Pastoral Post 1.15.2021 | Rev. Becky Brown "Reliving the Journey"

Reliving the Journey

Written By Rev. Becky Brown

I’ve been thinking a lot about pilgrims and pilgrimage lately.  Mainly, because I’ve been working towards the development of our Lent Devotional booklets for this year, and that’s our theme.  I’m looking forward to hearing dozens of stories from you all.  One of the major drawbacks to our isolation, is that we have missed out on hearing and being a part of one another’s’ stories.  So, I thought I would share one of mine from quite some time ago.

Andy and I were married on February 25, 2006.  It was the Saturday before Ash Wednesday.  Andy planned our honeymoon as a surprise to me.  That was the plan.  I simply requested a warm place with a beach, and the rest of the planning was up to him.  He chose an all-inclusive resort in St. Lucia, which is in the Eastern Caribbean Sea.  He kept the secret of our destination well, and even mentioned to the airline staff not to announce our final destination at the check-in.  They played along, and I journeyed with him from RDU to ATL, and into the international terminal.  When we arrived at our gate, I checked the sign, and didn’t recognize the name of the island.  Even though I knew the destination now, I still didn’t know where we were going.  It was glorious and exciting.  Just what I wanted out of our honeymoon.

 

When we arrived in St. Lucia, we were picked up by a van from our resort.  Our journey took us to the other side of the island, so we were able to get quite the tour along the way.  I was struck by the poverty and the simplicity of the local dwellings as we passed by.  Our driver tried to distract me from looking out the window, by engaging me in conversation about myself and where we were from.  We found ourselves in a very different world than either of us had ever visited before.  We were surrounded by beautiful people whose skin was much darker than ours, and a landscape that was absolutely breathtaking.  When we pulled into our gated resort, the dichotomy became abundantly clear.  The immaculate landscaping, perfectly manicured lawn, and the luxurious hotel set right on the beach was in stark contrast to the views along the way.  Once we arrived and were given our “welcome mimosas,” Andy and I looked at each other with confusion in our eyes.  Where are we?  We don’t belong here.  We had no money!  I just completed an unpaid 6-month internship post college graduation, and was enrolled at seminary for the following Fall.  Andy was working, but hadn’t quite hit his stride in his career.  We arrived at this paradise because of his parents’ immense generosity and sacrifice.  It was a gift that we will always be grateful for.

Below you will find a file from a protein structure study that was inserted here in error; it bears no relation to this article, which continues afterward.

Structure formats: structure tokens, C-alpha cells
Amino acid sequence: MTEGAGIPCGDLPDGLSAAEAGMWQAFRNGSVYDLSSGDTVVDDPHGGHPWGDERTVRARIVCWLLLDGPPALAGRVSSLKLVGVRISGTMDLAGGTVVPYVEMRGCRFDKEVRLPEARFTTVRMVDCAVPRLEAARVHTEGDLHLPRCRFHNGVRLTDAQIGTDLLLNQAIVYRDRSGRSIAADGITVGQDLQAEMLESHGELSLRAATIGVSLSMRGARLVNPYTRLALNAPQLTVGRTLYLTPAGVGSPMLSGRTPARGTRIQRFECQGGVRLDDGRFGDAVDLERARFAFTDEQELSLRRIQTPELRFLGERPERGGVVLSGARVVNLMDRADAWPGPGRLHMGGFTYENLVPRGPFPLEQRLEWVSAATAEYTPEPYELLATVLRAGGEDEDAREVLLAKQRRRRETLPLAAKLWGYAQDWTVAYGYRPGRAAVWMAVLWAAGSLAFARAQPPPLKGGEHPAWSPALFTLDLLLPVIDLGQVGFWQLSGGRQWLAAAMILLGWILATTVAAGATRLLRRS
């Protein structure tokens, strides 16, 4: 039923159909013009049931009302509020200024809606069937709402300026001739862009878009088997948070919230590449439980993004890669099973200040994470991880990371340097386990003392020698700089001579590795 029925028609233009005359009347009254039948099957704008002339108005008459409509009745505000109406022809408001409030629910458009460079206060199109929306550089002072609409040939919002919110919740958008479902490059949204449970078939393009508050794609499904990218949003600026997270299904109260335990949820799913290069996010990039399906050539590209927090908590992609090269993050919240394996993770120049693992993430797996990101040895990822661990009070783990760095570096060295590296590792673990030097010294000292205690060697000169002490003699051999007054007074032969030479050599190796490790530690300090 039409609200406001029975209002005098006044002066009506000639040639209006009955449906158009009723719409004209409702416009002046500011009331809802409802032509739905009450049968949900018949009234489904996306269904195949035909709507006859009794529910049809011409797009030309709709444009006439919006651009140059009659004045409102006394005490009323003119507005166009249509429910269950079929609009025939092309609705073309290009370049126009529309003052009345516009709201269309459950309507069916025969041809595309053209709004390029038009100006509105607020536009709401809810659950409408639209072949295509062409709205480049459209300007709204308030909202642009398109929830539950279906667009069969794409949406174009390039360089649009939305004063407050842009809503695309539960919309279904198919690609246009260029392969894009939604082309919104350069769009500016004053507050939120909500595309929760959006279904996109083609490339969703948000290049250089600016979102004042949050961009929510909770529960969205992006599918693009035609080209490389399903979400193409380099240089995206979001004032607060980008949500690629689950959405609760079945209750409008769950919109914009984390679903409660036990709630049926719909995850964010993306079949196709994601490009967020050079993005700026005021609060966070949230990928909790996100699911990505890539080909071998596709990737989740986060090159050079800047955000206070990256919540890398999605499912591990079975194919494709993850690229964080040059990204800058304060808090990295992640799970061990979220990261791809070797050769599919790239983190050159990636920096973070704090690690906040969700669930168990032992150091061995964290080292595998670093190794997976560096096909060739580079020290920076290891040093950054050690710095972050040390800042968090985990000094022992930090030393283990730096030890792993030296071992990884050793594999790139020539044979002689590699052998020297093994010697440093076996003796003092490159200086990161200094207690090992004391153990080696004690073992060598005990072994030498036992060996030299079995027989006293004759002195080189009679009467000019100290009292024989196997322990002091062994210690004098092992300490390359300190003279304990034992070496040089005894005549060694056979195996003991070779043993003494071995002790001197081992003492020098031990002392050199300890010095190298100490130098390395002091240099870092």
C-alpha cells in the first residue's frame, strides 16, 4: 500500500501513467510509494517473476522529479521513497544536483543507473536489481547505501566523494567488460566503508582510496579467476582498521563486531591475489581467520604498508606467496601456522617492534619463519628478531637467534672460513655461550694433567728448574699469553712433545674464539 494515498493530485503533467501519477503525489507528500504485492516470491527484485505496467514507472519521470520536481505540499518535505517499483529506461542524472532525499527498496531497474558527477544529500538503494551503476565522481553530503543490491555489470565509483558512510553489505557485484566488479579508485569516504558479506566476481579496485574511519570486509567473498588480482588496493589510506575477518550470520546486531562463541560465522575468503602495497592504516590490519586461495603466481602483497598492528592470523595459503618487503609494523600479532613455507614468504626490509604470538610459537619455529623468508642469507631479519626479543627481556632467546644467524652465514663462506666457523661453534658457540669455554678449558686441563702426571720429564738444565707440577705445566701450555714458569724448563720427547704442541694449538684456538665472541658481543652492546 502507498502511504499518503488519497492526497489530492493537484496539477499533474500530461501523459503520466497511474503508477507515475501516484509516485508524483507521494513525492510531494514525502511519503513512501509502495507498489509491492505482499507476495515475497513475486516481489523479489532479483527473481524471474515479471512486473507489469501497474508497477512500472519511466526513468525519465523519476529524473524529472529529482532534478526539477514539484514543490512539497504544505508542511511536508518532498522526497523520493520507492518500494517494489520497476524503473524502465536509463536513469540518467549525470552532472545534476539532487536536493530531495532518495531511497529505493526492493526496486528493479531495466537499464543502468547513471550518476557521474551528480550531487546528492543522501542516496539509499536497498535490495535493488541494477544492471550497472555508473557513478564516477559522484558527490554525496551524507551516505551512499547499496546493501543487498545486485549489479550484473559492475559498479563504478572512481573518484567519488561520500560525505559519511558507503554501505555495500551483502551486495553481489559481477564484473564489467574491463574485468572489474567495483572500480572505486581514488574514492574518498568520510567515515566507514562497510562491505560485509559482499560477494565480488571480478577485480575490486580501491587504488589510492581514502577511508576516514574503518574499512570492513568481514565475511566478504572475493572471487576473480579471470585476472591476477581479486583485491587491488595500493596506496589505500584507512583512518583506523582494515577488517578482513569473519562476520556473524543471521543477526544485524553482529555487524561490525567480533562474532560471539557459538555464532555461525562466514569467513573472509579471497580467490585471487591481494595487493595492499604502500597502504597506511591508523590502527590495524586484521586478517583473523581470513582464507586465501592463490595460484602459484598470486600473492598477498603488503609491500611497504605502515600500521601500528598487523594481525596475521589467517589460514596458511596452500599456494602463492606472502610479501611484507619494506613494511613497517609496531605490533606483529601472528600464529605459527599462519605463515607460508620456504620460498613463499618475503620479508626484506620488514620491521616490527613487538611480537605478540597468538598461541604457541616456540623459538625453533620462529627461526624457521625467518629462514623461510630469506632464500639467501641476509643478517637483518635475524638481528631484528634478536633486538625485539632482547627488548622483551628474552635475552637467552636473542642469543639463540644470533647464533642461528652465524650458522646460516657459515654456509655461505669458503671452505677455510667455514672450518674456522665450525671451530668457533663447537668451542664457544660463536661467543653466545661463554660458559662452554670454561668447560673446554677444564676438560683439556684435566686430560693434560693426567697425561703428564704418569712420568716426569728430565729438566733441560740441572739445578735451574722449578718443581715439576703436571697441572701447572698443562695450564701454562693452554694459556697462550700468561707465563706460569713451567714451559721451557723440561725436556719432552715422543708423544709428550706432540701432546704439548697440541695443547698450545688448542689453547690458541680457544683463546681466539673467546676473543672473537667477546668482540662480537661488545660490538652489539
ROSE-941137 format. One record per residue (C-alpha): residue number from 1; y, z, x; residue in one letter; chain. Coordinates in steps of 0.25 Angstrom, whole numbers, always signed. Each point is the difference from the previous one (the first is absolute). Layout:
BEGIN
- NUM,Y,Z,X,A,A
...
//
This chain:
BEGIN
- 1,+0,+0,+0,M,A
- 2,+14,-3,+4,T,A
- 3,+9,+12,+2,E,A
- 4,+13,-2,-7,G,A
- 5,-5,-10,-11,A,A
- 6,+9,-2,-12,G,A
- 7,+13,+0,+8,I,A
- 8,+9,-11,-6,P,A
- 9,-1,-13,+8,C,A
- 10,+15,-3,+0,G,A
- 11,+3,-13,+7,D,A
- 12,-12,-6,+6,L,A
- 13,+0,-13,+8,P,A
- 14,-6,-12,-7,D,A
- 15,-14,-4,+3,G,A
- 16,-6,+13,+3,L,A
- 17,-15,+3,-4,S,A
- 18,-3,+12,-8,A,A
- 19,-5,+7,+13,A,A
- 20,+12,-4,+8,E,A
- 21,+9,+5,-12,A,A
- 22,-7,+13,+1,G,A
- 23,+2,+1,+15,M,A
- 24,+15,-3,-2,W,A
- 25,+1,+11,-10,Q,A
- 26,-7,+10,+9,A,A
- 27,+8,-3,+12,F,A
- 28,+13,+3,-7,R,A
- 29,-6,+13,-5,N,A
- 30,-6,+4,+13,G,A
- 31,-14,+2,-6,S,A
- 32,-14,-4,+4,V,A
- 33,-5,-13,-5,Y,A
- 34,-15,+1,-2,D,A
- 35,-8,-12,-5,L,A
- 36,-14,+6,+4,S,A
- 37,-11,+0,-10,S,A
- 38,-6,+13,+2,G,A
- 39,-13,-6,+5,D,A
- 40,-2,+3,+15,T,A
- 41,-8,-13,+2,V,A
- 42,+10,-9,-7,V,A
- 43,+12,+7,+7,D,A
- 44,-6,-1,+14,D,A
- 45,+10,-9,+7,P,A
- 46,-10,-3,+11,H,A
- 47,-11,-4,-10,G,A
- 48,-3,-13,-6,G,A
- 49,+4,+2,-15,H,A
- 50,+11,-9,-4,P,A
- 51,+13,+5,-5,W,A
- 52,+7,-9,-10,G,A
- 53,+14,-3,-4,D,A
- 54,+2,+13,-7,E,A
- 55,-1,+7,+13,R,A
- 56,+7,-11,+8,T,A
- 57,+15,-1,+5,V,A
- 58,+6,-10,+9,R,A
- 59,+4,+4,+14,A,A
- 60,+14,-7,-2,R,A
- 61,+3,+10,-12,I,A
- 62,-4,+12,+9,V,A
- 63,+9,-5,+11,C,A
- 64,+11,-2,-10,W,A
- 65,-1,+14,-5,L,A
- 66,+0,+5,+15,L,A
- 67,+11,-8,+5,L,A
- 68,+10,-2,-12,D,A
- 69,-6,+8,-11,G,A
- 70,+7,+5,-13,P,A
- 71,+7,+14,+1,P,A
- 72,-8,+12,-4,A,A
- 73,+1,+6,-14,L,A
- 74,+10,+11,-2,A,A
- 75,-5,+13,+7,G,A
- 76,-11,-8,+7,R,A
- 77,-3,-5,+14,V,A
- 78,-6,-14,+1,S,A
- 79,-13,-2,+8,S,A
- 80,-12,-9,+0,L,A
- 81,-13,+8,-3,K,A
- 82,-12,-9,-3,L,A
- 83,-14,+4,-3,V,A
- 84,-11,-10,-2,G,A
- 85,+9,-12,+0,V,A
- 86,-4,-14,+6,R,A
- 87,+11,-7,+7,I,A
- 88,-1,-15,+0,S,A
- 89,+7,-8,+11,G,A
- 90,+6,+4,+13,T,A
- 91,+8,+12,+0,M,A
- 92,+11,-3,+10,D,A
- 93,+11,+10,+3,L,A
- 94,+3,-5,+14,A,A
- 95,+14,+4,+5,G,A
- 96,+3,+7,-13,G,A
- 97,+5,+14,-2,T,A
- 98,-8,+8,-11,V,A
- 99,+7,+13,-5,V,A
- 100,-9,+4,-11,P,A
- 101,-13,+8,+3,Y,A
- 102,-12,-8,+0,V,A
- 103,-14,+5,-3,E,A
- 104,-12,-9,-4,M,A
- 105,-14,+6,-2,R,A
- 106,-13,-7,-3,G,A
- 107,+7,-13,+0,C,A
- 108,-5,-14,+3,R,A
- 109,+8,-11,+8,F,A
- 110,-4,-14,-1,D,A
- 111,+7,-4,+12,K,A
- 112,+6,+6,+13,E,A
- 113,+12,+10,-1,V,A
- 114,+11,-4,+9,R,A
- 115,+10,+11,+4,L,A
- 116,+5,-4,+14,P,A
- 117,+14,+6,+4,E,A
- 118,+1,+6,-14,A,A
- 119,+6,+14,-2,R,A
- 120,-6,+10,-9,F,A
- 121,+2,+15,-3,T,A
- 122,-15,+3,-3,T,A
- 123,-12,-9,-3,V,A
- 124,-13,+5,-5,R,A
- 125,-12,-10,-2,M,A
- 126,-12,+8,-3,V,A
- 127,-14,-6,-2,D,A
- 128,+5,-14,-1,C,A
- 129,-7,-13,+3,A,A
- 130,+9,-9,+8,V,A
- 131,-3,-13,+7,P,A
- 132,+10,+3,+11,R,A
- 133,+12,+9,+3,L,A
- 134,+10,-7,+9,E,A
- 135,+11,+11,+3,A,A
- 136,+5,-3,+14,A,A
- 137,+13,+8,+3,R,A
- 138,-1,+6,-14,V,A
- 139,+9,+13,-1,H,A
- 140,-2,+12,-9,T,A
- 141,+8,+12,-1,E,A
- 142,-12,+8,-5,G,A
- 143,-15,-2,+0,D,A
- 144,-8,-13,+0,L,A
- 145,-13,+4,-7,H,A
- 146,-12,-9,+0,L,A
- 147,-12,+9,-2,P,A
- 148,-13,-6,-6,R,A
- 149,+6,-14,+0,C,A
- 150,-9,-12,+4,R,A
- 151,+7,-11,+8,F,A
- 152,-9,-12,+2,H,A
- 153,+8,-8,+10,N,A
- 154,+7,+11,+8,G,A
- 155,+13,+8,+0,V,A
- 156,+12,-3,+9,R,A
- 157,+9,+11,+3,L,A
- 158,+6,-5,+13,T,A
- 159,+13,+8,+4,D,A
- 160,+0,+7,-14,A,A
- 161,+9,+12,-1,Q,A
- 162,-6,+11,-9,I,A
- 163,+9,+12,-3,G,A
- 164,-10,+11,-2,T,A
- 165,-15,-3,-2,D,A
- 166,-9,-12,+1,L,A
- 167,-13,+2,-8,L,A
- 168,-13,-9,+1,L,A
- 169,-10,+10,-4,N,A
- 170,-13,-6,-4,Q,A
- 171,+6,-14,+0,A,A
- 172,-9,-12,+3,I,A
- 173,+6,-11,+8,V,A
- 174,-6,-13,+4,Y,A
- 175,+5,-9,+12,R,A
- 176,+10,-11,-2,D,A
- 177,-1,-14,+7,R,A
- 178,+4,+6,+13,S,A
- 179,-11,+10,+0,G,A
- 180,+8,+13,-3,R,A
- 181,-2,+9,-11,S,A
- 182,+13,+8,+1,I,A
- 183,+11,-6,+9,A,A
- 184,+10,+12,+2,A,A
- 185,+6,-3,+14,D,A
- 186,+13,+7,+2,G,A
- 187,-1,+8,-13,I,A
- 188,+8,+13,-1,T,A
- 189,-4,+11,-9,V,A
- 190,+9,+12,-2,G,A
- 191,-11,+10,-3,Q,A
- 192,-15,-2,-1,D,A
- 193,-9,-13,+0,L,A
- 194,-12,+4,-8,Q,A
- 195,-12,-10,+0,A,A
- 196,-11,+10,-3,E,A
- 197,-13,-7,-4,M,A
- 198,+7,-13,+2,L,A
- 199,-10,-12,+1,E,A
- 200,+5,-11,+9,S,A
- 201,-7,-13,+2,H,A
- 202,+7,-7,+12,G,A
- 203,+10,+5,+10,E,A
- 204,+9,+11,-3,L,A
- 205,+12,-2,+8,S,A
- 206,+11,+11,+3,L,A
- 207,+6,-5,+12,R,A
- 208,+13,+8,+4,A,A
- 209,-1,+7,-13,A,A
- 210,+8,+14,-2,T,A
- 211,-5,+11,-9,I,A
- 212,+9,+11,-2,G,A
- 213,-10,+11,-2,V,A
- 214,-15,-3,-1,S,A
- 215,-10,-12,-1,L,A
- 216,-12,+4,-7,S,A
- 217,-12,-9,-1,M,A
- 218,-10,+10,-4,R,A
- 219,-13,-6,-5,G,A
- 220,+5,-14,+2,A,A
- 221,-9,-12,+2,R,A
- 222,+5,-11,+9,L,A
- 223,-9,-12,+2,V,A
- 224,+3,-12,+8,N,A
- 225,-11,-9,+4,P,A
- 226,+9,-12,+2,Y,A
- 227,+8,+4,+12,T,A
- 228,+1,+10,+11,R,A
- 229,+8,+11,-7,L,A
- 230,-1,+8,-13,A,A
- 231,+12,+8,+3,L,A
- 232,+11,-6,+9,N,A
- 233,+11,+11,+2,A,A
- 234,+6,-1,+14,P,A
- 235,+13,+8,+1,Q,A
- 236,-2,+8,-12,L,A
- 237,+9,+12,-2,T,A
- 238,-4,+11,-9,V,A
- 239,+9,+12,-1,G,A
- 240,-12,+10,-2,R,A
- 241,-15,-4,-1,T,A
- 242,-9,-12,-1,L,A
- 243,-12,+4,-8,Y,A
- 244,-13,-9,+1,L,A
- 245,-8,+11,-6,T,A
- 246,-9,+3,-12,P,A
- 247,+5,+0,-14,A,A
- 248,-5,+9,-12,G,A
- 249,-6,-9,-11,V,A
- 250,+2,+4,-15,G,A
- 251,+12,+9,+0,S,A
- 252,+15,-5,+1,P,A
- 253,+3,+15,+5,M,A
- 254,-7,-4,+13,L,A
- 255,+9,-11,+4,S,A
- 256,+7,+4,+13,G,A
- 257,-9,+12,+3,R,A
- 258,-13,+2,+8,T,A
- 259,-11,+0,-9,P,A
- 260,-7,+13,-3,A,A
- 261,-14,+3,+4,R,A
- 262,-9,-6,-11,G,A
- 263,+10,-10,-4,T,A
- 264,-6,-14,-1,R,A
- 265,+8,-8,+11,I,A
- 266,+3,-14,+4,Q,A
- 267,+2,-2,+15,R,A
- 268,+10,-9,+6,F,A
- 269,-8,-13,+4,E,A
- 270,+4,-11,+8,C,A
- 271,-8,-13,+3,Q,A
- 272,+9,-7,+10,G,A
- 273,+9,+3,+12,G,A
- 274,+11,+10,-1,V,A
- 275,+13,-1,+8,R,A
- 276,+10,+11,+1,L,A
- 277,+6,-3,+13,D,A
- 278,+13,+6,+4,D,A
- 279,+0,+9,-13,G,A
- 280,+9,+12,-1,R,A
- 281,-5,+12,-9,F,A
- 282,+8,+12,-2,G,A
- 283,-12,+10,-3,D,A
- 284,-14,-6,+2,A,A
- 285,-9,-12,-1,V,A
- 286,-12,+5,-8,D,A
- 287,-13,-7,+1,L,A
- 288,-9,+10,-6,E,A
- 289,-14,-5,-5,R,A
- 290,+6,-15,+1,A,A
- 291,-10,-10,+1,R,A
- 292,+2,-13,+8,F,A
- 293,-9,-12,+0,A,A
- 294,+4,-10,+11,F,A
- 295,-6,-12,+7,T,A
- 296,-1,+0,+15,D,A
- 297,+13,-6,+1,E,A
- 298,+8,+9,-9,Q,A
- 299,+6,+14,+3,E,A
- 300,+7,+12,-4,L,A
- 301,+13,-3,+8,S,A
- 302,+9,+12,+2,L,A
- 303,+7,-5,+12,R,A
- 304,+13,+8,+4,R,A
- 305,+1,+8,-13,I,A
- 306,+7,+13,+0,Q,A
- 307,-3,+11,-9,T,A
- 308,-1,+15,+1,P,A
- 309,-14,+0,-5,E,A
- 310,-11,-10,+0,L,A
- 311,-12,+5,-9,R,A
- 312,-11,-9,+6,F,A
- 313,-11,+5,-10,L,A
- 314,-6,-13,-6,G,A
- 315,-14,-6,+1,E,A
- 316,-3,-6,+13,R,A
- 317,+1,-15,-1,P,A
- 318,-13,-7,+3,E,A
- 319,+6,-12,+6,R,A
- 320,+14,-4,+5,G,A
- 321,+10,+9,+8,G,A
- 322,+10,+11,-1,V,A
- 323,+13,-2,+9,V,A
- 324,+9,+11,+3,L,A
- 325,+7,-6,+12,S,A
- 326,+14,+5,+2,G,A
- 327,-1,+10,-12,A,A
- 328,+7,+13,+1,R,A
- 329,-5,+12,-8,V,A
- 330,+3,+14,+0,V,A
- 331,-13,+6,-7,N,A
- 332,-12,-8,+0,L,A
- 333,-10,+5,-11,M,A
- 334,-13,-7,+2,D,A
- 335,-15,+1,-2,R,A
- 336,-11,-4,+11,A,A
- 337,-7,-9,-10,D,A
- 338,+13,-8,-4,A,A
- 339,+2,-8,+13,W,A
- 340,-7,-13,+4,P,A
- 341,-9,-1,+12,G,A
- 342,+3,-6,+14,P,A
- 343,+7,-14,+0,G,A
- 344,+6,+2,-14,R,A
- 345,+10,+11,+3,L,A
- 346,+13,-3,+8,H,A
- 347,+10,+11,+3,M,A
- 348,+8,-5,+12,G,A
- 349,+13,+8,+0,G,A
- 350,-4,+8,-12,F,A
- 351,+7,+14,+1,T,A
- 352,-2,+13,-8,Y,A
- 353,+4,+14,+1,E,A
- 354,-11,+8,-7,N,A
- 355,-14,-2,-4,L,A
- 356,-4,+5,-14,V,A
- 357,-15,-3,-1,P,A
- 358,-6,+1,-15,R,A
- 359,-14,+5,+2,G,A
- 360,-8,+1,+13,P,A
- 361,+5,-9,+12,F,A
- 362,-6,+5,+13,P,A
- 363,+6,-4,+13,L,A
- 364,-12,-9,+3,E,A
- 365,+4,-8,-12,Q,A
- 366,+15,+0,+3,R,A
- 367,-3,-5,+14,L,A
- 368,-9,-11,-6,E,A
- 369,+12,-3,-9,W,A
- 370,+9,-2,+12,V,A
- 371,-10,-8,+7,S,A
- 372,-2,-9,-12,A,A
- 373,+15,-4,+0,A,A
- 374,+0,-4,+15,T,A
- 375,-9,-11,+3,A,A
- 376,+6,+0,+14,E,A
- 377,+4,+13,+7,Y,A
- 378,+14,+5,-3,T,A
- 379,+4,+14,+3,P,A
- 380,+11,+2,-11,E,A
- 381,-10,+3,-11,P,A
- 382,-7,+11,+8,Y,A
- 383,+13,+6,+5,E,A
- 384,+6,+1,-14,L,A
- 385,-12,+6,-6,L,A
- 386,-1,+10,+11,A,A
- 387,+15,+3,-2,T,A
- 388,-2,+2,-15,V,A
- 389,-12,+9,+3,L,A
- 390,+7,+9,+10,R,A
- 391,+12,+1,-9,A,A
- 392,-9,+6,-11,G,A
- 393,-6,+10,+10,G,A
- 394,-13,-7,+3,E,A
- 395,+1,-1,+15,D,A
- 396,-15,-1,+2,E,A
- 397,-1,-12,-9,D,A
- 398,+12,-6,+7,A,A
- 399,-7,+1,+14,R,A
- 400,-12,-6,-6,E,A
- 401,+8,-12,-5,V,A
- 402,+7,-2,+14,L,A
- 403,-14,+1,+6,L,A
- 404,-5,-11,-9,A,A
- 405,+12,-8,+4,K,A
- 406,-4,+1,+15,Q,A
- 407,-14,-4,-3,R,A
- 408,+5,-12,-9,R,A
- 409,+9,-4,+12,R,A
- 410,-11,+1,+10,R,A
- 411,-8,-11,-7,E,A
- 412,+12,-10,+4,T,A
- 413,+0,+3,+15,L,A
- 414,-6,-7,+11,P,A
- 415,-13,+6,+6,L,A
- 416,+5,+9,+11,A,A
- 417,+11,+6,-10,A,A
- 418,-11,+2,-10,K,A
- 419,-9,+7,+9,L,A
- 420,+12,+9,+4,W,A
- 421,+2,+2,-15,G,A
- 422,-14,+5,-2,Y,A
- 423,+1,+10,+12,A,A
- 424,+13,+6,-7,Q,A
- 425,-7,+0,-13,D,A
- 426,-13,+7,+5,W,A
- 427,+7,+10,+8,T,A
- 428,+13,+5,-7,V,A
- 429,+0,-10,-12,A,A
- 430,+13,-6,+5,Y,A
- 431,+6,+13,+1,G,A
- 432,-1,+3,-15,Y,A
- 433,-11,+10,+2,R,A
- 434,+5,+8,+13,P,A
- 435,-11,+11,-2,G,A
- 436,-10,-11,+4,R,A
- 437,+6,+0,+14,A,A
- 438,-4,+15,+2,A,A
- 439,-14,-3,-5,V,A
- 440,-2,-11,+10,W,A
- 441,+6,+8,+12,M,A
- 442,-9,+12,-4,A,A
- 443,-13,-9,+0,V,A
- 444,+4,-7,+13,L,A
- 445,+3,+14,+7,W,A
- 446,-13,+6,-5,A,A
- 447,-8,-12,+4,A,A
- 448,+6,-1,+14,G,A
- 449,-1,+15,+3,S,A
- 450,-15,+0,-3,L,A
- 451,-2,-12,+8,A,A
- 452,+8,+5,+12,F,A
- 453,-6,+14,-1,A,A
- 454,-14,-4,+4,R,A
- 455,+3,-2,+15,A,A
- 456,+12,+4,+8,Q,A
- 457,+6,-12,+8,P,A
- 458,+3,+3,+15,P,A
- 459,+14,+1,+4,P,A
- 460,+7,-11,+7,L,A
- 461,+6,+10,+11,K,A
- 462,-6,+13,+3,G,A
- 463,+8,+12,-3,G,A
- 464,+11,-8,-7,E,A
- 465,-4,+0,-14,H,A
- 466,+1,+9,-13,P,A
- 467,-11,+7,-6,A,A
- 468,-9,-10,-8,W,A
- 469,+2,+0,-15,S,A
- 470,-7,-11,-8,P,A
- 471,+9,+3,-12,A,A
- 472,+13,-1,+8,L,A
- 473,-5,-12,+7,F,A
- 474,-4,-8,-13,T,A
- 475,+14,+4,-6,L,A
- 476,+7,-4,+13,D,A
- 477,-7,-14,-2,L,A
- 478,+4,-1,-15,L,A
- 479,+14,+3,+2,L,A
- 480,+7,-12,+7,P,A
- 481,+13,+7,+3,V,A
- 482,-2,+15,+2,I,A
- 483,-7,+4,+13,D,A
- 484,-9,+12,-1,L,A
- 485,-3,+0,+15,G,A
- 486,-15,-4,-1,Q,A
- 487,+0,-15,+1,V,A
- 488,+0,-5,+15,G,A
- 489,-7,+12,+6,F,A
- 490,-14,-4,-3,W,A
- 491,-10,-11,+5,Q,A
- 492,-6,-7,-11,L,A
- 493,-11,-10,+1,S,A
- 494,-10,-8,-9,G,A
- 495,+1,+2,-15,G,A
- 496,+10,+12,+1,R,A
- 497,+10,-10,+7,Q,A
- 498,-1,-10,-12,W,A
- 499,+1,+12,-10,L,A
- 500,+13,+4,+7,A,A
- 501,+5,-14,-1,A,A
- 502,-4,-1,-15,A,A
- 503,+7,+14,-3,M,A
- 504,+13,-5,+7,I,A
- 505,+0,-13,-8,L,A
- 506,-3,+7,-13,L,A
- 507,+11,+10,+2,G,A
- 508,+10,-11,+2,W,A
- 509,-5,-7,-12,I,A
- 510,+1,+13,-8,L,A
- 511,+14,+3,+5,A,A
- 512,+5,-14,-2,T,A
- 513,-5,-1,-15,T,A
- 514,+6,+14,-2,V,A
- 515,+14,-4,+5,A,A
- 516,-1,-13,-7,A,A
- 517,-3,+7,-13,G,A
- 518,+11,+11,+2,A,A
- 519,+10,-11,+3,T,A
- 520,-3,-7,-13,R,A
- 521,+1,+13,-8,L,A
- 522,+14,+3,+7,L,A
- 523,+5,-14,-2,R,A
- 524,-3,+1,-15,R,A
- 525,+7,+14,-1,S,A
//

We spent the first day or two of our honeymoon feeling uncomfortable and unworthy.  We felt guilty for our privilege, and the indulgence we were experiencing.  We felt the tension of ourselves being rich white people, surrounded by other rich white people, who were being served by native dark people who sought to cater to our every whim.  We weren’t aloud to tip anyone – resort policy.  We struggled to find a way to express our gratitude. 

Don’t get me wrong, we had a fantastic honeymoon.  We had fun, went on adventures, hiked in the jungle, ate wonderful food, got sunburned, and explored underwater through snorkeling gear.  We had to figure out how to navigate through it all, first.

 

Andy and I decided that we should befriend the staff at the resort.  We decided that friendship and consistently expressing our appreciation would be a way to cross the divide.  We sat with bartenders at the poolside and learned about their lives.  We asked about their homeland, their life, and their favorite things.  We asked to be taken out to unique snorkeling places, based on our boat captain’s favorites.  We laughed, learned, and enjoyed one another.  Suddenly our worlds didn’t seem quite so distant.

 

Andy and I learned a great deal about ourselves on that hour long journey across St. Lucia.  If we had just arrived at the resort from the plane, I don’t believe we would have had the same honeymoon.  We wouldn’t have engaged the staff in the same way, and we wouldn’t have felt the need to express our gratitude in the same ways.  I’m grateful we were able to see and experience what we did along the way.  The journey along the way is truly transformative.  It’s not all about the destination.  I look forward to going on more adventures someday.  Every single one of them changes me and helps me understand our common humanity a little more.  God always finds us and surprises us. 

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